Wetsuits, no-longer-used upholstery from vintage cars, forgotten umbrellas that no longer open. These are some of the materials that Chiara Di Cillo, the young designer that has created “Portatelovunque” works. With a degree in Architecture, and specialising in Design, ever since she was a child she had always had a penchant for creativity and manual work, but most of all for re-use of discarded materials. Where others saw an object with no further use, Chiara saw a chance. She imagined the hidden potential of old things that were apparently unusable. So she began to experiment, making her first bag from pieces of a wetsuit. Her bags are versatile. They look like old LPs, they turn into backpacks from cross body bags, and have interchangeable fabric “smiley” patches. Smiley patches are what Chiara calls the pockets that contrast with the rest of the bag. Every creation is different, and is associated with a 1970s rock song, one of Chiara’s great passions. But “Portatelovunque” does not differ from other bags merely in terms of style: there is also the eco-sustainability and ethical responsibility of the project. All products are exclusively handmade, from the cutting of pieces to final sewing, made by a social enterprise that employs women from disadvantaged backgrounds. As time has passed, the first collection has been followed by other types of object: purses, carrier bags, mousepads, bottle holders. Unique, original, always bringing a smile to your face. Chiara’s philosophy is that of offering a different sort of fashion - unconventional and “green” - in order to highlight not only the beauty of the finished product but also the passion, creative work and ethical choice that each creation harbours within.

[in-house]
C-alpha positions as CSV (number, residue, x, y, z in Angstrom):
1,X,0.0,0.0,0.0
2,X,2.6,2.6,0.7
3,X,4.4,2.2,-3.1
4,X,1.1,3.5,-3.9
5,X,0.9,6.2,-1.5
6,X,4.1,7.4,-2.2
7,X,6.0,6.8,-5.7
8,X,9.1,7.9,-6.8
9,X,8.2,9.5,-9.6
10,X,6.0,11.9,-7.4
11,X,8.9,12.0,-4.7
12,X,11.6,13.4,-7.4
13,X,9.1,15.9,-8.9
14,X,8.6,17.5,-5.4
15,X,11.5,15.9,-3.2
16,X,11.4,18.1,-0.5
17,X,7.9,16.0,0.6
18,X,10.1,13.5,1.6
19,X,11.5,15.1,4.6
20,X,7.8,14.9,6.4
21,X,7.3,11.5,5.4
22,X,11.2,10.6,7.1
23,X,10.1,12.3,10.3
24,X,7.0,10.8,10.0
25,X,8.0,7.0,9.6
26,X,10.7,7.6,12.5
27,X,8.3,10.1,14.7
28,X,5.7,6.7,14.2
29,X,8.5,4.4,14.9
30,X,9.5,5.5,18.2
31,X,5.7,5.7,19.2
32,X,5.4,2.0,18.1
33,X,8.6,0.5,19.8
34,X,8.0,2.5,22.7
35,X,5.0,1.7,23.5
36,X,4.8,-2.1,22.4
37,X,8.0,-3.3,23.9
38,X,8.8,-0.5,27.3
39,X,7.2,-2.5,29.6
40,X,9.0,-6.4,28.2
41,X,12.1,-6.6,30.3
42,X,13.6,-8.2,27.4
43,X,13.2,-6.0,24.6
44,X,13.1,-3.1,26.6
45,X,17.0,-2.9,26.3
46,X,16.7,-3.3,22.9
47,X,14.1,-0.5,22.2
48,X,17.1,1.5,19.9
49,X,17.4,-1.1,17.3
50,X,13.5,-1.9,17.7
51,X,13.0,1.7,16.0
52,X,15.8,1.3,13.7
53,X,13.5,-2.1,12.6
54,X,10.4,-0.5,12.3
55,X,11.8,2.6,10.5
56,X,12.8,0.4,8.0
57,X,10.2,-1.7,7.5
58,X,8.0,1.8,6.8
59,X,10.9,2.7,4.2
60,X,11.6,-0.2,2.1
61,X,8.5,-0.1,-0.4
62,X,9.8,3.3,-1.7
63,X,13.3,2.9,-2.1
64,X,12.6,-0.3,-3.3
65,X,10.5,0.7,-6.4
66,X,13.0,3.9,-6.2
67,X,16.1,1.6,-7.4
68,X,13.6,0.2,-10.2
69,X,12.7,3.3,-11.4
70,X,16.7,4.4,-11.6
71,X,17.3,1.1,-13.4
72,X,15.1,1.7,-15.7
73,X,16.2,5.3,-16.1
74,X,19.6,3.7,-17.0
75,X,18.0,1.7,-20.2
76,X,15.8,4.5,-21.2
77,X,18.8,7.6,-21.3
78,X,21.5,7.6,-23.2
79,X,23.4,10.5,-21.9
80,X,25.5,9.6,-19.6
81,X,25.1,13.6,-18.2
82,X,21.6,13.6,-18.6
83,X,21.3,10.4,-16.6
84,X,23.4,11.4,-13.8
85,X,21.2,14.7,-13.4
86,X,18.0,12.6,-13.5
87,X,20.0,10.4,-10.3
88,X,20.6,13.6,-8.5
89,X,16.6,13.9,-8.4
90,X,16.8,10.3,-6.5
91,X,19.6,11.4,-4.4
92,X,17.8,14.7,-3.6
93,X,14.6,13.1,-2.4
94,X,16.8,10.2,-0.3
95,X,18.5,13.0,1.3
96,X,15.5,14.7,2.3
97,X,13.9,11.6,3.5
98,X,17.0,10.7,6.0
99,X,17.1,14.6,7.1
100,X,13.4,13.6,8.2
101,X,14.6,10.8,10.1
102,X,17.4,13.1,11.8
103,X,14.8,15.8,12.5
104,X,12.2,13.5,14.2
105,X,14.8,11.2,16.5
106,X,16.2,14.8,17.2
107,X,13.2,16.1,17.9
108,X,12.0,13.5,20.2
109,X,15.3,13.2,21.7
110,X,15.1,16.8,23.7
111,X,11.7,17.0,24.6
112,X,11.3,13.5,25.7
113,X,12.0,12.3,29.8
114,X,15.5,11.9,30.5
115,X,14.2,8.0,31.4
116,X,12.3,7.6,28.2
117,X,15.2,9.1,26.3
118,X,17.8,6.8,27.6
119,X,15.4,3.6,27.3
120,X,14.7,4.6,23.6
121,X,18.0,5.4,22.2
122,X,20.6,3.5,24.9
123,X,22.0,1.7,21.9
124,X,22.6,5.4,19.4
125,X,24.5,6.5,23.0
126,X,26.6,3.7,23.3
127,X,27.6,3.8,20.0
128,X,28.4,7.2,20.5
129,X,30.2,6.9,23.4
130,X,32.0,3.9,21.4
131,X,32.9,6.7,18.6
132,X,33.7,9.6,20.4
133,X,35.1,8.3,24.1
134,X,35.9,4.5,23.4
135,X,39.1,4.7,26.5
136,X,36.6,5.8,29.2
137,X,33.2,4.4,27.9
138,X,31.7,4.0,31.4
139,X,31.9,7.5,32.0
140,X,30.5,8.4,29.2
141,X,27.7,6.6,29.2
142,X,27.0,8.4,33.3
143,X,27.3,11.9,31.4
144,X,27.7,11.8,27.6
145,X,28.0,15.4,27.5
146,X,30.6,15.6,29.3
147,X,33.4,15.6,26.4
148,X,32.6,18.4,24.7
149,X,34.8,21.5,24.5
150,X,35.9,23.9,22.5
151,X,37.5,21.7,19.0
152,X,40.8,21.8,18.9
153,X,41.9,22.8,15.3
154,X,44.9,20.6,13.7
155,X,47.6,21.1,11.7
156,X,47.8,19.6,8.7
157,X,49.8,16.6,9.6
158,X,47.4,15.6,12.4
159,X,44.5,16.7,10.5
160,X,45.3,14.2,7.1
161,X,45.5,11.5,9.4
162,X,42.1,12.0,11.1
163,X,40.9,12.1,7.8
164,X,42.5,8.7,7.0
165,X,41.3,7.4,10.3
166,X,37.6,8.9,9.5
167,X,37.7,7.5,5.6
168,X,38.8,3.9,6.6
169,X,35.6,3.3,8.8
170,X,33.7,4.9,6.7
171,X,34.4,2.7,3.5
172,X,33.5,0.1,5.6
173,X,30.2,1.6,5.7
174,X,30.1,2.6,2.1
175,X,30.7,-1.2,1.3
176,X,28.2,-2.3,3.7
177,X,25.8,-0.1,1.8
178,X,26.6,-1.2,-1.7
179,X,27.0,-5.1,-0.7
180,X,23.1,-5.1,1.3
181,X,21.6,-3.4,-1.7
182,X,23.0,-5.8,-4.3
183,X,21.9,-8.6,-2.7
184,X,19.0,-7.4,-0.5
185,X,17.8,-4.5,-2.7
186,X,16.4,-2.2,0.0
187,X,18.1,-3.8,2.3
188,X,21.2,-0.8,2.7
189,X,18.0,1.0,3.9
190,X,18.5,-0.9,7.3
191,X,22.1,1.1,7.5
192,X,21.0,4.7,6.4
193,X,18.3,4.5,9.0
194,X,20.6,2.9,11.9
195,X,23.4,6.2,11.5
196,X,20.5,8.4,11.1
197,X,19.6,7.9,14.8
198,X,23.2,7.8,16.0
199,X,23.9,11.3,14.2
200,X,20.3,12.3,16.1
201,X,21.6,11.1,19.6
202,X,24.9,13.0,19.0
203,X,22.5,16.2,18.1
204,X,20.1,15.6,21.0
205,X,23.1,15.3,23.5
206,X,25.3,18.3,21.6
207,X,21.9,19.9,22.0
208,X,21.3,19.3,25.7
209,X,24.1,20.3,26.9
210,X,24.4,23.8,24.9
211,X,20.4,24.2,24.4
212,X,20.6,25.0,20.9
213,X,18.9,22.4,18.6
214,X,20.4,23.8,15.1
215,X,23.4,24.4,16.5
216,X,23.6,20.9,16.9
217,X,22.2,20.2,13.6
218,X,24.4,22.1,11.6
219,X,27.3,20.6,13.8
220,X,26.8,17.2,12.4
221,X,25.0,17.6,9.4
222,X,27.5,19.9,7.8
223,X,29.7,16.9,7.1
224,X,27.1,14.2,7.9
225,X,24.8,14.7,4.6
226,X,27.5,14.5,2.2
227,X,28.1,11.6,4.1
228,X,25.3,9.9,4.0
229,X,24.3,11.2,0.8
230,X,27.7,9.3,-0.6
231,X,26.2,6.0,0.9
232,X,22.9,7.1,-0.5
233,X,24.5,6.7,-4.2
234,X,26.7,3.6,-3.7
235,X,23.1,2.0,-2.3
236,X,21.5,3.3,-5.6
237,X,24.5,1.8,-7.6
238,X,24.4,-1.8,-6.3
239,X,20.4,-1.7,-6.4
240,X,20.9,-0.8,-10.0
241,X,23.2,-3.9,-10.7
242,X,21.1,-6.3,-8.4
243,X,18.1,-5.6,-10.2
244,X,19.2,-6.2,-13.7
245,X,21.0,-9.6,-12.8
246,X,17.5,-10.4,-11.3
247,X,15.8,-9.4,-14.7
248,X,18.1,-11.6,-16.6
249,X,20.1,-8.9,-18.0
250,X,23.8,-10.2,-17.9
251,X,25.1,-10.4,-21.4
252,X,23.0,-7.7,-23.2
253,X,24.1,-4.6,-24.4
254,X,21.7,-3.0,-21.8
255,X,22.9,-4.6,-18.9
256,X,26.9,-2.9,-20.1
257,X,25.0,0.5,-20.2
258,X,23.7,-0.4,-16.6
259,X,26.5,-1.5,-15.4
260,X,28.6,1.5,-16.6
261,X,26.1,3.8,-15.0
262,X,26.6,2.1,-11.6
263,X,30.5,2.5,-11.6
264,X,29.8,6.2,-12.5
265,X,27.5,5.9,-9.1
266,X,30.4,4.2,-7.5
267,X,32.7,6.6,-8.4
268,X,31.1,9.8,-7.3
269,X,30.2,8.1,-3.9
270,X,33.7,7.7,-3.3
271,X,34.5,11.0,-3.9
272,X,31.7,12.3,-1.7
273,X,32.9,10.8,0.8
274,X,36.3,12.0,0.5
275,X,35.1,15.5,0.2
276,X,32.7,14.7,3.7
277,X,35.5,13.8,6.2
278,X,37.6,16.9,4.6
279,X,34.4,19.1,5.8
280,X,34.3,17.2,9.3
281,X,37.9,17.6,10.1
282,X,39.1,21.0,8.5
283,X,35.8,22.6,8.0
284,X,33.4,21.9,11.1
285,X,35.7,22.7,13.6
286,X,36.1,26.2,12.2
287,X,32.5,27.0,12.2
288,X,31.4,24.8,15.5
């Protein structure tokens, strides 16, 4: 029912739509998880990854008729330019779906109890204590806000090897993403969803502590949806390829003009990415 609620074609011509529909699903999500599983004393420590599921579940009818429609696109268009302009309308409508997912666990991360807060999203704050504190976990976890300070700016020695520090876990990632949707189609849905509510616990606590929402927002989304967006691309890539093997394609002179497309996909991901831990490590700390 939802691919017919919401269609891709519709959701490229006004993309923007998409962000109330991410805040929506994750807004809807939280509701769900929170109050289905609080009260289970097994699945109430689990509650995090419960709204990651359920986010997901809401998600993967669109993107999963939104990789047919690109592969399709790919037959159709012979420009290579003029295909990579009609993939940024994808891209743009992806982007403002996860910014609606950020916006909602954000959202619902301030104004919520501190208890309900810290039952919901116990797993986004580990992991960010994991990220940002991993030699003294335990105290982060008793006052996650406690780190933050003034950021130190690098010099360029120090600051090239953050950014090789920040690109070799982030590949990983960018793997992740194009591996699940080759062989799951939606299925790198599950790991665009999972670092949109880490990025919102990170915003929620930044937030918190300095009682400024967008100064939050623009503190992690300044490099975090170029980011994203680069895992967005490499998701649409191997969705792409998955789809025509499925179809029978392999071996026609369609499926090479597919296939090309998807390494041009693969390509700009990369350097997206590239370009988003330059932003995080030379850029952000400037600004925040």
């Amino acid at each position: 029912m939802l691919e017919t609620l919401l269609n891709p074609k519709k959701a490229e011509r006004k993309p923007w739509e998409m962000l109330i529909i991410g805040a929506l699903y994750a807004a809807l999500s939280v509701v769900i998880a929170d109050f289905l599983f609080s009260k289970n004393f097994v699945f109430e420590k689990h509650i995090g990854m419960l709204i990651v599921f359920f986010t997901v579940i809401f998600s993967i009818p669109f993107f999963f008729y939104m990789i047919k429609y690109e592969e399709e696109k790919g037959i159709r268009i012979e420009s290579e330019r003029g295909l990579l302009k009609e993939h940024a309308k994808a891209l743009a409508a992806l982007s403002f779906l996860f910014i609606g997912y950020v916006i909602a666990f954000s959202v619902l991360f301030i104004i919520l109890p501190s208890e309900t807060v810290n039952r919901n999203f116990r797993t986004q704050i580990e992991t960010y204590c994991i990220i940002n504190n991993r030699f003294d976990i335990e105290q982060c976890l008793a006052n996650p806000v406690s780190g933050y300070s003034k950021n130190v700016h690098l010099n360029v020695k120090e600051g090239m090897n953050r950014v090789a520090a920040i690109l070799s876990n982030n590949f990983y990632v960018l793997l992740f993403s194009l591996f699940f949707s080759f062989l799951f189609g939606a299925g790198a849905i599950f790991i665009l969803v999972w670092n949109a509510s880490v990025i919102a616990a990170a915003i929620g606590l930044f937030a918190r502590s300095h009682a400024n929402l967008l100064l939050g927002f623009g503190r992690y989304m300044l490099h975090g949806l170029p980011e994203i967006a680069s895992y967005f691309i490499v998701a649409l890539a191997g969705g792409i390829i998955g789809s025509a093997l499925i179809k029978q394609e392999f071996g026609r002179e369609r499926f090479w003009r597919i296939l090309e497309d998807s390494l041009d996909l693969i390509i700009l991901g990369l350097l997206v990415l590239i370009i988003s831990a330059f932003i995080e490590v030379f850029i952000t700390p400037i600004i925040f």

The story has been written by Valentina D’Urbano, writer